In the vicinity of Ivinghoe, below the Scarp, there are 2 Gullies, or Coombes, ideal for holding Livestock Overnight. A chap from Weston Turville, who lived at Ivinghoe as a Lad, said you can see one of these from the Top of Ivinghoe Beacon. John Trimmer supplied an exact Location. Incombe Hole, beneath the Beacon & Coombe Hole, were formed as a result of water & ice, and freeze & thaw, during the Ice Ages. Pitstone Hill, nearby, has a section of the enigmatic Grim’s Ditch overlooking the Scarp Edge – and there is another Section at Steps Hill. Aerial Photography has picked out a series of Hollow Wways, some with a deep V-shape formed by the hooves of Cattle over many Centuries, ascending the Scarp (Dyer & Hale, Archaeological Survey in the 1960s). Little Gaddesden, reached directly from Ivinghoe, has a large Pond and is blessed with very wide Verges – the Houses, some of which belong to the National Trust, are set way back. The Church, however, is ½-mile away, and it is thought the original Village was built on a former Roman Road that has since been Lost. A view from the Graveyard looks across the Ashridge Estate towards the Dagnall Gap & Whipsnade.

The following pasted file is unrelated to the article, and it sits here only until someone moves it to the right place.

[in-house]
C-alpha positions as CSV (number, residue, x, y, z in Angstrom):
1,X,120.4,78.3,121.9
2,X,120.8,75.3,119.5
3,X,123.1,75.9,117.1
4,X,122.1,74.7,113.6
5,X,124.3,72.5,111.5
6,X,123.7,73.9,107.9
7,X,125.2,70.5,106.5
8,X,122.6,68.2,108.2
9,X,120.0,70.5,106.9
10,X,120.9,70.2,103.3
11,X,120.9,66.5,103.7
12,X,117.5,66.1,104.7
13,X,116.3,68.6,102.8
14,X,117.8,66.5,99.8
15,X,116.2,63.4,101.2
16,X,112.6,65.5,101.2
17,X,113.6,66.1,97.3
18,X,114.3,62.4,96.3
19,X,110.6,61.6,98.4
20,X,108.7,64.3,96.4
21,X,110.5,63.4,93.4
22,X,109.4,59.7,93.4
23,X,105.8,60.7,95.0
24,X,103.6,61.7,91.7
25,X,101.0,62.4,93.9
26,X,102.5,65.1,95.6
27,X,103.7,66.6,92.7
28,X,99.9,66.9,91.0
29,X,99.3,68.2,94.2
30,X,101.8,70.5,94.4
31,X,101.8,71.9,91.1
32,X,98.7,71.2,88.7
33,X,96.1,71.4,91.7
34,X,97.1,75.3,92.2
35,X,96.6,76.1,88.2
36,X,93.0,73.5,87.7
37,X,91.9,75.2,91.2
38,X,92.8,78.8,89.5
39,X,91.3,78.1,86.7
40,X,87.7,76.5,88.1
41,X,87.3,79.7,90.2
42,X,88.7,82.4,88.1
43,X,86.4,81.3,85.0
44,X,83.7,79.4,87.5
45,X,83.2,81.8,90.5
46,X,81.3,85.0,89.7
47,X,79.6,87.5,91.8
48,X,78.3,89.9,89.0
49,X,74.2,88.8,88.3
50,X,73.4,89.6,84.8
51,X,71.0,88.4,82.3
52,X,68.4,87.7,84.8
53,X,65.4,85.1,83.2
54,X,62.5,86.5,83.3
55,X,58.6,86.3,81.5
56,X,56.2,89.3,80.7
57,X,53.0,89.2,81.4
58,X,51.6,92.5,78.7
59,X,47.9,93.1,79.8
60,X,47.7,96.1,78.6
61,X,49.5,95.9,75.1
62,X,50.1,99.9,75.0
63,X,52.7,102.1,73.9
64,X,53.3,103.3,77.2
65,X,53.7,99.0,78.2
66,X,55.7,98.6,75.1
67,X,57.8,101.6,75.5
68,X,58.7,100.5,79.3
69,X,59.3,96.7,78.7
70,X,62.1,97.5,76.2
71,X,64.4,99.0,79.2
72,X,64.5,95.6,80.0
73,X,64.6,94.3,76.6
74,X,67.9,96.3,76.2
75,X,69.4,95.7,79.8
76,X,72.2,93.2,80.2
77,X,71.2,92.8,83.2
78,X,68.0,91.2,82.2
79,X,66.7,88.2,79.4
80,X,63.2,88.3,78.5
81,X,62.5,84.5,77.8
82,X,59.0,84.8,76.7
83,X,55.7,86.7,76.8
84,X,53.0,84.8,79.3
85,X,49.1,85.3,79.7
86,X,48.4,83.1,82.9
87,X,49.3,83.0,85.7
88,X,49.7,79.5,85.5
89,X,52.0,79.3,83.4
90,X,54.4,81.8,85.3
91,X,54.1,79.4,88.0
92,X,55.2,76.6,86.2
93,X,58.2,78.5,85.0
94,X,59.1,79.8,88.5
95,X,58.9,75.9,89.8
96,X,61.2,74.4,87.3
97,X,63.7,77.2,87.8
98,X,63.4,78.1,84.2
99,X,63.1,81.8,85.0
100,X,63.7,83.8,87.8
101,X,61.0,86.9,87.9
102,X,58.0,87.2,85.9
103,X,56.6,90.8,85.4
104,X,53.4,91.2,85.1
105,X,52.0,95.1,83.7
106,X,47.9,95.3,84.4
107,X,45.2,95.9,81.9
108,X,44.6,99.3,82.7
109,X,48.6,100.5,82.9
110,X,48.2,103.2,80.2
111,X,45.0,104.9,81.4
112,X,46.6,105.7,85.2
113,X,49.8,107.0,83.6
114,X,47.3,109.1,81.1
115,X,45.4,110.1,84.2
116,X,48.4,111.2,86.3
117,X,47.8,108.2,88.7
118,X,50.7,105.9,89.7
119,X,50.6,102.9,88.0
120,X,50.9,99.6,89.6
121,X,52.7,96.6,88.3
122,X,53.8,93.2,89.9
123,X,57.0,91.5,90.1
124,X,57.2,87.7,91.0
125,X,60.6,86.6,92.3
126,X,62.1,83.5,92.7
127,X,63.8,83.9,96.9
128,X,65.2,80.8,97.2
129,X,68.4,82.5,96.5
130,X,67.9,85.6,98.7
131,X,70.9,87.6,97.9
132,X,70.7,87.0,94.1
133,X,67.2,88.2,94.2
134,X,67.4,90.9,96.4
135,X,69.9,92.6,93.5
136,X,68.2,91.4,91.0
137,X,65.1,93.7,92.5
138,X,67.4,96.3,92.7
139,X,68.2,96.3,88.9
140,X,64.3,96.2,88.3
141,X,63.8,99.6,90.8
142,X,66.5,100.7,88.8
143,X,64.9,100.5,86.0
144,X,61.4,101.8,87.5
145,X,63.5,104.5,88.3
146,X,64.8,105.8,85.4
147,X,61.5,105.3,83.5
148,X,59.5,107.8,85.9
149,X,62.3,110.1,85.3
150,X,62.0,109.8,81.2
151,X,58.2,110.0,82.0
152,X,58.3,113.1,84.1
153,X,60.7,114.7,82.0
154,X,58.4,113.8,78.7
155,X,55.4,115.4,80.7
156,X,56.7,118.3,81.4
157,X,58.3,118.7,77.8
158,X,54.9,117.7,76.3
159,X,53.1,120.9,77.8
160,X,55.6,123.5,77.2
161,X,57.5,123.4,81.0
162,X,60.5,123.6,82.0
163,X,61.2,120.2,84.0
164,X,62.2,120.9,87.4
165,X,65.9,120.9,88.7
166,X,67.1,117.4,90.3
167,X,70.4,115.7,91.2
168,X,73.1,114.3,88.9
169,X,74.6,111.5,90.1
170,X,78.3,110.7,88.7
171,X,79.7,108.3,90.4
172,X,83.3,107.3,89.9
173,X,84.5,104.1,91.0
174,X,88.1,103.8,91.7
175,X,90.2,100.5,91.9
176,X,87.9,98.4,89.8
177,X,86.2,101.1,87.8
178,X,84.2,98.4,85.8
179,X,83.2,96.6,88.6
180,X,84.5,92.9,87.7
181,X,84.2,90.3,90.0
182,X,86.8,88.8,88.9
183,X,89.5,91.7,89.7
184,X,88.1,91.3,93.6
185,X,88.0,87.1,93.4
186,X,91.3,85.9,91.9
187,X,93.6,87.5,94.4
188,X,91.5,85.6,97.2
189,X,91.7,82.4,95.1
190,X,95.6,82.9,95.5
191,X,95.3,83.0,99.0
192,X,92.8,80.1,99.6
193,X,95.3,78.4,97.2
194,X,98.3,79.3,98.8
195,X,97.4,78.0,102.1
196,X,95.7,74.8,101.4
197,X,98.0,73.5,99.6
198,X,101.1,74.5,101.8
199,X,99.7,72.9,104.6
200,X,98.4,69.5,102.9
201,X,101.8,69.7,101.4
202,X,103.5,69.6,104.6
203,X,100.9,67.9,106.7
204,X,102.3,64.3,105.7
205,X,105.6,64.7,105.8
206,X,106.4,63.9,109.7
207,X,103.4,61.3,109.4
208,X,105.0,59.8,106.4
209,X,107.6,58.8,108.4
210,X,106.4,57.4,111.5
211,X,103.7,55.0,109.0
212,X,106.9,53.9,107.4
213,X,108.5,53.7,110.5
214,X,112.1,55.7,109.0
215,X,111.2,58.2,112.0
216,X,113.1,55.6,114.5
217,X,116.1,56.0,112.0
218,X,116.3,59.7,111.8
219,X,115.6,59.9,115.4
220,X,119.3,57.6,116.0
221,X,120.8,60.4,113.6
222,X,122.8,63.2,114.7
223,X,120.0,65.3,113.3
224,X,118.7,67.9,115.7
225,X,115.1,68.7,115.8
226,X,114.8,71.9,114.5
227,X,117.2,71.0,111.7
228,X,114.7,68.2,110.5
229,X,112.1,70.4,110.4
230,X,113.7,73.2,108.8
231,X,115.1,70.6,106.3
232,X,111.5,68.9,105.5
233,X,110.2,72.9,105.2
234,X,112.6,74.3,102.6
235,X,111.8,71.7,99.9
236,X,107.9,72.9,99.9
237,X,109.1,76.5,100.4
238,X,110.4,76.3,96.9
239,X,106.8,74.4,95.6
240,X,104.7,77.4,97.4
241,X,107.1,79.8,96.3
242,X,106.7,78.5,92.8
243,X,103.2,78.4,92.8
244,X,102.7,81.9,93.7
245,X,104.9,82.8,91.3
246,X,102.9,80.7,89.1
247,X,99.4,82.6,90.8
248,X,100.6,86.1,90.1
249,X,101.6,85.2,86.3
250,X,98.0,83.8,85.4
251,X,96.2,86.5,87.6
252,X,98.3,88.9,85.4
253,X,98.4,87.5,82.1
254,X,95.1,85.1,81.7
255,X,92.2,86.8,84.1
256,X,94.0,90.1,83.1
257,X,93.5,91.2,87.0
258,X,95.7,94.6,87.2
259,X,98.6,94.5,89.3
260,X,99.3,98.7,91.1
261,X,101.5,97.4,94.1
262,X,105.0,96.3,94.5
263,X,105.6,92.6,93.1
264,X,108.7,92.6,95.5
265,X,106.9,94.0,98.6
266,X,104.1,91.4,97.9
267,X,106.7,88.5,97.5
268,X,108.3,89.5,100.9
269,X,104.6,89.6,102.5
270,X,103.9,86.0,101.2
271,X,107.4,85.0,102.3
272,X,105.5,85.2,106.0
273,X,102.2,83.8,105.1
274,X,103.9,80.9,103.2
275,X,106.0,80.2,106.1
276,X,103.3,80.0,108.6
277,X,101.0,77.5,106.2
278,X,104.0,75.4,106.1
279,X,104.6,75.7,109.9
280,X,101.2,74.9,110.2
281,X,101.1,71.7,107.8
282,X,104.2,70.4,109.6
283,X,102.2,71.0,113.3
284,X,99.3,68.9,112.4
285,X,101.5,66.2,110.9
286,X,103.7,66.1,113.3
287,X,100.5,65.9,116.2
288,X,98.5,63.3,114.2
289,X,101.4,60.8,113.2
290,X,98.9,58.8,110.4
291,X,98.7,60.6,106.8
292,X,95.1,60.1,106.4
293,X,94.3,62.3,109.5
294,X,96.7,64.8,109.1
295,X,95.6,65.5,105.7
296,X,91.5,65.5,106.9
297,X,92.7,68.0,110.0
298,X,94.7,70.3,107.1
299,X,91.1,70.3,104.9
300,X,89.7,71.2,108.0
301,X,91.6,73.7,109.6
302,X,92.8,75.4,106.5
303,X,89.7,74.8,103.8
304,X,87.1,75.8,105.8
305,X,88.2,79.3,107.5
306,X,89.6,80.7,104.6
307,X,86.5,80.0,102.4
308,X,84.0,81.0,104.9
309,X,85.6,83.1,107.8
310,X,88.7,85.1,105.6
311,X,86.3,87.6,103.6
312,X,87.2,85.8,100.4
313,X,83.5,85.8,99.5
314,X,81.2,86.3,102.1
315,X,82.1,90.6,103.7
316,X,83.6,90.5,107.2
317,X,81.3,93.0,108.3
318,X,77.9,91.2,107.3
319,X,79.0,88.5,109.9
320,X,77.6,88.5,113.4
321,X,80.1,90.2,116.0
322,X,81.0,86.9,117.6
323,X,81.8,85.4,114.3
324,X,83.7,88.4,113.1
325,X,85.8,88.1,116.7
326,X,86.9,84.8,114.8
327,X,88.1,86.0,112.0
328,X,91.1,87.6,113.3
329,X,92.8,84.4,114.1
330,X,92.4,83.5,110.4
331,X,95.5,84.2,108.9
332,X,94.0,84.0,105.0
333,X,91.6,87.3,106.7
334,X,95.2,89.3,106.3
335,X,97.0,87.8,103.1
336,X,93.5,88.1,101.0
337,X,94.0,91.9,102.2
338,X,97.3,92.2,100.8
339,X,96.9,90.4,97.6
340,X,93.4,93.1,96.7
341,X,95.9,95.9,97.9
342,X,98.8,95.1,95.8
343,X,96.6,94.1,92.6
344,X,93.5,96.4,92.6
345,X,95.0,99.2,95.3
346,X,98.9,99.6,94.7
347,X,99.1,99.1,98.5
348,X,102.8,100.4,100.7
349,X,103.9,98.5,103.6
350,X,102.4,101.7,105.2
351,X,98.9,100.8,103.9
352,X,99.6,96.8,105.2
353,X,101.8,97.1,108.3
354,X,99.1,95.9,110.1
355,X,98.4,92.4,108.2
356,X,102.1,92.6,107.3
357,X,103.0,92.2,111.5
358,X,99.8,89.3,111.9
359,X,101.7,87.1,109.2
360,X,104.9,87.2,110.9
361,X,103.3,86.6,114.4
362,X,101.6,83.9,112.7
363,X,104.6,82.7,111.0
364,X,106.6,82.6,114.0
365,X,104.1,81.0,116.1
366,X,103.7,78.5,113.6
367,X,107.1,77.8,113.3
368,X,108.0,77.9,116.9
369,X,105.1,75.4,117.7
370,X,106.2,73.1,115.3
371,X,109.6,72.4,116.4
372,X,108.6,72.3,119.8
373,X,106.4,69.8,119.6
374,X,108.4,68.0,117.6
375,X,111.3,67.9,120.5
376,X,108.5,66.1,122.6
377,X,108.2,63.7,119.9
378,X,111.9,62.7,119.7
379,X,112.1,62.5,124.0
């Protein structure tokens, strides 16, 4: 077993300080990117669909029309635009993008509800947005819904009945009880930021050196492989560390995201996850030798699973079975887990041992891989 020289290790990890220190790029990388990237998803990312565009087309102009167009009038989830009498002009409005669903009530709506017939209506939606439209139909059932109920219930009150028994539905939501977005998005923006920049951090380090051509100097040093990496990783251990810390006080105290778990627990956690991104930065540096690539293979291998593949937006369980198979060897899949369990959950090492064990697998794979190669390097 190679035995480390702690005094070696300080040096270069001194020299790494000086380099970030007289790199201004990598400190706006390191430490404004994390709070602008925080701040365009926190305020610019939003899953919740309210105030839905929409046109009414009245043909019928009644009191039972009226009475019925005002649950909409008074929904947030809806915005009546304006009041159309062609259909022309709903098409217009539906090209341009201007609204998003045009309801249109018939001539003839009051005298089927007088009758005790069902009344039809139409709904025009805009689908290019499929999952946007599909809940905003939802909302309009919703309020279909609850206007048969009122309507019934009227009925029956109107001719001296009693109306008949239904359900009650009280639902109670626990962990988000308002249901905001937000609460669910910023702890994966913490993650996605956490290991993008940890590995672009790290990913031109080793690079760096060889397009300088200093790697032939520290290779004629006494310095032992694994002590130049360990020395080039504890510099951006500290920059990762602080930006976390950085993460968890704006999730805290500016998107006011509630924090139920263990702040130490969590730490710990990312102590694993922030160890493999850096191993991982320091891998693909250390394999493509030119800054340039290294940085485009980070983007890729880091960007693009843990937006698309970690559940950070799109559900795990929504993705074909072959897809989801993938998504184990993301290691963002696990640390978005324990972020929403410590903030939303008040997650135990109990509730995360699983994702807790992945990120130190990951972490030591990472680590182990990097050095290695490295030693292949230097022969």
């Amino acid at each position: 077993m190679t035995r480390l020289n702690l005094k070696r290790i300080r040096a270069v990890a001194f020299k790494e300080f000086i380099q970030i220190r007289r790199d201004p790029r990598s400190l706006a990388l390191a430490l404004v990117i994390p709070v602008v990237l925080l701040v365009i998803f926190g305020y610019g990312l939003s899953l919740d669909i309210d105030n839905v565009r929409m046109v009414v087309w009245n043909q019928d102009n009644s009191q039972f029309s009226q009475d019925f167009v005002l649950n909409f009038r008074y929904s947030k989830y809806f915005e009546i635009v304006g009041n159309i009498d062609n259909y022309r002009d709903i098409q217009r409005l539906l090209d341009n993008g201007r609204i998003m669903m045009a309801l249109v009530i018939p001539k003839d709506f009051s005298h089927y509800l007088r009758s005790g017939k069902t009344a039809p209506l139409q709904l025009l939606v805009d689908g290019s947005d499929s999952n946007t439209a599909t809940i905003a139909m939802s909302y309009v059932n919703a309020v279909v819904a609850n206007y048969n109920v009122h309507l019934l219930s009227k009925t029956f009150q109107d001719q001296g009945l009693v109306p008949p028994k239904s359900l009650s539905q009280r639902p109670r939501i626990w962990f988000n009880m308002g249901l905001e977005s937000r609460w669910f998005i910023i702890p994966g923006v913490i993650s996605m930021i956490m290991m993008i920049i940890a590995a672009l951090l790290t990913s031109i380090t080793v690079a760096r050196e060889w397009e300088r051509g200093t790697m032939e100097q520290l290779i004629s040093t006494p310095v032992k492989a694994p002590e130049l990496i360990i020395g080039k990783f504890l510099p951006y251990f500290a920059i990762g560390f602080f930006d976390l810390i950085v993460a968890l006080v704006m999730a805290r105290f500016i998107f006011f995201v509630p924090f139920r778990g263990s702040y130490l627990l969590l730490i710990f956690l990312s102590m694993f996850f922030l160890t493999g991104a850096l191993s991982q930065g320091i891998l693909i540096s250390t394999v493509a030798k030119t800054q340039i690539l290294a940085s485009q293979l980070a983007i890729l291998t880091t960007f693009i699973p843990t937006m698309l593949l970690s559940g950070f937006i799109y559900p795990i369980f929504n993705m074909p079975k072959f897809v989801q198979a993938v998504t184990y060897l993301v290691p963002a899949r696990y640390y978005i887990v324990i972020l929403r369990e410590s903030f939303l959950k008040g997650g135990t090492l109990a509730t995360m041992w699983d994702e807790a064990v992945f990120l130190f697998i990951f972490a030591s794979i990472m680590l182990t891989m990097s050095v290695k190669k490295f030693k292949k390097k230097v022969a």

However, there is another Route from the vicinity of Ivinghoe, and this may go all the way back to the Plantagenet Kings, leading as it does to Kings Langley Palace & Berkhamsted Castle (also a substantial Palace). In the 19thC, this Route became unattractive as the Bulbourne Valley had a lot of Mills, Heavy Traffic, and several prominent Towns, as well as the Grand Union Canal & the Railway. Instead of threading a way across the Plateau beyond the Escarpment, large Tracts of which was Common Land (with Rights), Welsh Drovers in all likelihood reached their Royal Markets by the existing Road System. The Road to Aldbury over Pitstone Hill (Stocks Lane only goes back to the 19thC & Enclosure changes, although there may have been a Track) runs down to the A41 (Akeman Street, a former Roman Road). Cow Roast does not seem to be a place name on early Maps – but an isolated Inn is marked.